Ever been knocked over by a huge ocean wave? It turns you upside down, and you get lost in a pool of dense salt water for about 3-4 seconds, only it feels like a lifetime? That was what 2010-2012 was like for me. Living with a numb feeling that’s so difficult to describe to someone on the outside. A chronological string of bad decisions, all because I was in search of a different feeling, a different way of being.
Yearning for something, but I didn’t know what it was; embracing everyone else’s needs but my own, not realizing the damage I was doing to the very same people I thought I was protecting.
Ambivalence is one of the most painful things a person can feel. It’s all on you. Everyone else will be paying for the next decision you make so it sure as hell better be a good one. Pressure to get it right. Suffocation, confusion, and hopelessness; the kind where you can’t even cry because your feelings are so locked up, yet the mere thought of change feels like an ice pick chiseling away at your soul. If there were only some certainty...one linear path to follow, is that so much to ask?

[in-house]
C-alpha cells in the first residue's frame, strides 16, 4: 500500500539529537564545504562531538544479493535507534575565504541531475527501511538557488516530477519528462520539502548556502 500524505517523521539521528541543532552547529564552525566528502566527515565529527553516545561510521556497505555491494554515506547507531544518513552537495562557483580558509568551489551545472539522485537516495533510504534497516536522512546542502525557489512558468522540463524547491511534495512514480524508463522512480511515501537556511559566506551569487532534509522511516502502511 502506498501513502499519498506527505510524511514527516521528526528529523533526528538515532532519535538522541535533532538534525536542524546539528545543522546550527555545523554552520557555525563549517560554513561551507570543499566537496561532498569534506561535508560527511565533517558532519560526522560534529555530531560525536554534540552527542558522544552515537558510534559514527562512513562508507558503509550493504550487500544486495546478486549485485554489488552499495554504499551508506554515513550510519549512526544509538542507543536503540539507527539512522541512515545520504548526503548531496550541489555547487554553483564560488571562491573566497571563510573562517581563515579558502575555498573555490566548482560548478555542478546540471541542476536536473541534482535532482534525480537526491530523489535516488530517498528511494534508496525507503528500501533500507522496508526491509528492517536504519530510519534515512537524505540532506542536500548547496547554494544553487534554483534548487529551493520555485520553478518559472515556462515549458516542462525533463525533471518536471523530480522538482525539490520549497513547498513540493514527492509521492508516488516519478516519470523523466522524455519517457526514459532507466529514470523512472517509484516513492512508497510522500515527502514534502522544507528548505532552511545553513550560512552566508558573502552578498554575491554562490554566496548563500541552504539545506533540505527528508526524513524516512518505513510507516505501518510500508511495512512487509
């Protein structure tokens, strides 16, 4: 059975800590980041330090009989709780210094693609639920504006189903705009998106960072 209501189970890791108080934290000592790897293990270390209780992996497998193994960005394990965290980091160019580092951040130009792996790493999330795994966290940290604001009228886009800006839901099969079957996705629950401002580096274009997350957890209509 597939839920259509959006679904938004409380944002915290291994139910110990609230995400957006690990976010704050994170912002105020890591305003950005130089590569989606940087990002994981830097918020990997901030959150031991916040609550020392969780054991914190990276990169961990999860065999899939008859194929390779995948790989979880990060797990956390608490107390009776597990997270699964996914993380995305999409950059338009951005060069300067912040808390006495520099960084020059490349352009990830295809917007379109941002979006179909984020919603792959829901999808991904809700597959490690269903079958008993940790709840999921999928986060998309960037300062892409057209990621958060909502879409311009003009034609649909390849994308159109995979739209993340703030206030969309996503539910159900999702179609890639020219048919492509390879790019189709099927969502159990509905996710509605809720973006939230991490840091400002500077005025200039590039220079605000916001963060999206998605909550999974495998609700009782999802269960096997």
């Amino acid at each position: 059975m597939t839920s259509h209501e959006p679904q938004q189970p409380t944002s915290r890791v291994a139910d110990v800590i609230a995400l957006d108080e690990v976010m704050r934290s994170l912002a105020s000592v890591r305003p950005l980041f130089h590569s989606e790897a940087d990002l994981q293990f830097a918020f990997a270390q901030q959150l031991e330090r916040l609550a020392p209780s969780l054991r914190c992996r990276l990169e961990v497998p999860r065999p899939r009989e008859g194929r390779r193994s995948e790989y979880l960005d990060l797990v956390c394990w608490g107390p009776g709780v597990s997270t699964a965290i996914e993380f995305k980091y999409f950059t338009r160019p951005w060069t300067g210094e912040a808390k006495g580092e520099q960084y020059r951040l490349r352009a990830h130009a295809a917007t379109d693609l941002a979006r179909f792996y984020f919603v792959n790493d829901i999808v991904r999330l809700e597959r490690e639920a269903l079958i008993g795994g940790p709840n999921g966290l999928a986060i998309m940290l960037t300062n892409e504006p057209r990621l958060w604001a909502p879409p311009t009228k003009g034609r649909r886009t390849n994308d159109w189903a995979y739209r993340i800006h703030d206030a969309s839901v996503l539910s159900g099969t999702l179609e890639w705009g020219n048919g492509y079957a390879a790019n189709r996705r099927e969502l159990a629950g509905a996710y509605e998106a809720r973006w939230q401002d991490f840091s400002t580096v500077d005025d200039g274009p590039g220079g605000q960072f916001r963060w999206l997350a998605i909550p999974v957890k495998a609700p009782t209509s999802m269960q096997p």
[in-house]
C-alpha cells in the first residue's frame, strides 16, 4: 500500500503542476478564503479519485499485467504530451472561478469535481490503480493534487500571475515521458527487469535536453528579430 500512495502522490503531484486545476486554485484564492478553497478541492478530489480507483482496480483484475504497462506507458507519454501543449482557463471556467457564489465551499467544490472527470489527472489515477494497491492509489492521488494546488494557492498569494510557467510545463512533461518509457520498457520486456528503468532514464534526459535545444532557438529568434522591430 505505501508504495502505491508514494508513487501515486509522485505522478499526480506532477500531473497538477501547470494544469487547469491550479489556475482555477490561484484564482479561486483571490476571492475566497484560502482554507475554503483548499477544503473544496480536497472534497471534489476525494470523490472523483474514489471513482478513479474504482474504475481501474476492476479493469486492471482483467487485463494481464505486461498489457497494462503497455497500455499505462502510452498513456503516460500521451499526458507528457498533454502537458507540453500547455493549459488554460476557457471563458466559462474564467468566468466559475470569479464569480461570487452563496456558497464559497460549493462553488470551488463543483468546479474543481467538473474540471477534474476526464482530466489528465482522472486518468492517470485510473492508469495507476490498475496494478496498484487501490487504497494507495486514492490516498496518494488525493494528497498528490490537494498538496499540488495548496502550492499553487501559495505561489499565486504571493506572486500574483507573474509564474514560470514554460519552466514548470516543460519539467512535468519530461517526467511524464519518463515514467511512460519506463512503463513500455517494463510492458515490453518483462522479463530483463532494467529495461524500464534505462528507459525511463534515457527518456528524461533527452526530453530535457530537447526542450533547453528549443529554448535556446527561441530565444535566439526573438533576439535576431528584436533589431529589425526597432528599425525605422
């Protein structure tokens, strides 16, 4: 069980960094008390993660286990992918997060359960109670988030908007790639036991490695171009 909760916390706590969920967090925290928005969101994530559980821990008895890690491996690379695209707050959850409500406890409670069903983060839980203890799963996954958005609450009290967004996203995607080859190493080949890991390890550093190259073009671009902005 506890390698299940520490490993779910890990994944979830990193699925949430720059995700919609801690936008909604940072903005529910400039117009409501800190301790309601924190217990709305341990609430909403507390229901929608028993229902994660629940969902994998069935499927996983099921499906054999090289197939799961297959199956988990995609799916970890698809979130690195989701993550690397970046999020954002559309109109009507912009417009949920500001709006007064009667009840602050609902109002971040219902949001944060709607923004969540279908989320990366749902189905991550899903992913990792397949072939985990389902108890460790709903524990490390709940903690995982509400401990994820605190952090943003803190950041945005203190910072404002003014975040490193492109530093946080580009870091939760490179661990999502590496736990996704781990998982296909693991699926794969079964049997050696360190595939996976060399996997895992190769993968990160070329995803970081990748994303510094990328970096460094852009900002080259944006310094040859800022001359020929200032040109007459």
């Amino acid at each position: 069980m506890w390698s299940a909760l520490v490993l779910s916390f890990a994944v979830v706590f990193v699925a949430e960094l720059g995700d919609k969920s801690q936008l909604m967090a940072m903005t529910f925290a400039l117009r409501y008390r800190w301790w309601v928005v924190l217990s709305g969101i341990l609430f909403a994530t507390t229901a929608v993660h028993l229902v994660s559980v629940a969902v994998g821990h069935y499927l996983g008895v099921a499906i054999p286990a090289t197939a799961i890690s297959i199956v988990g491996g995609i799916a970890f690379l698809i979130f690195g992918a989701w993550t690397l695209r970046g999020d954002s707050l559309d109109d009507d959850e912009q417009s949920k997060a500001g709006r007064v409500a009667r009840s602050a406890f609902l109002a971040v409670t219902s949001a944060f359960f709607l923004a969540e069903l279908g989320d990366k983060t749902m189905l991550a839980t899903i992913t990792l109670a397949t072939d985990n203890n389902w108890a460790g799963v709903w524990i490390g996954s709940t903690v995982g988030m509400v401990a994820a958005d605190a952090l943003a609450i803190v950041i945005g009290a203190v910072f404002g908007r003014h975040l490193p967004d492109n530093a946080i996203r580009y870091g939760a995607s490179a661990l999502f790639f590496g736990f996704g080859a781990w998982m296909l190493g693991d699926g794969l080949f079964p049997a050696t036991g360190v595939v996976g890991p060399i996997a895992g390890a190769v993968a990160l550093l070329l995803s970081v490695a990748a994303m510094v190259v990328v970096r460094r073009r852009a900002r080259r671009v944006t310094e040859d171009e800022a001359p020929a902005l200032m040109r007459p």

Unfortunately life doesn’t work that way; we never really know what’s coming down the road, and so much of the suffering that’s endured is unnecessary. At some point we realize our survival tools were there the whole time if we only stood still and listened to them. My soul had something important to say but it was ignored because it didn’t make sense. Well, sometimes things don’t make sense and there’s no explanation for it.
I celebrate now, as many of those dark and stormy clouds have passed, and as we head into summer, I am given even more space to reflect on that journey and how its humbled me. It’s so much easier to live your truth when you simply take the time to stop and listen.
The Winter of Listening
I wanted to share with you a poem that was recently recited by one of my dearest yoga teachers, David Vendetti, written by David Whyte that has since been passed onto my students. For me, it represents the feeling of coming out of that dark wave, standing up, and realizing how shallow the water really is. So shallow that we can stand up! It’s just understandably difficult to see the bottom clearly in the midst of being tossed about. But we can stand up. We can stand up and quietly walk to shore.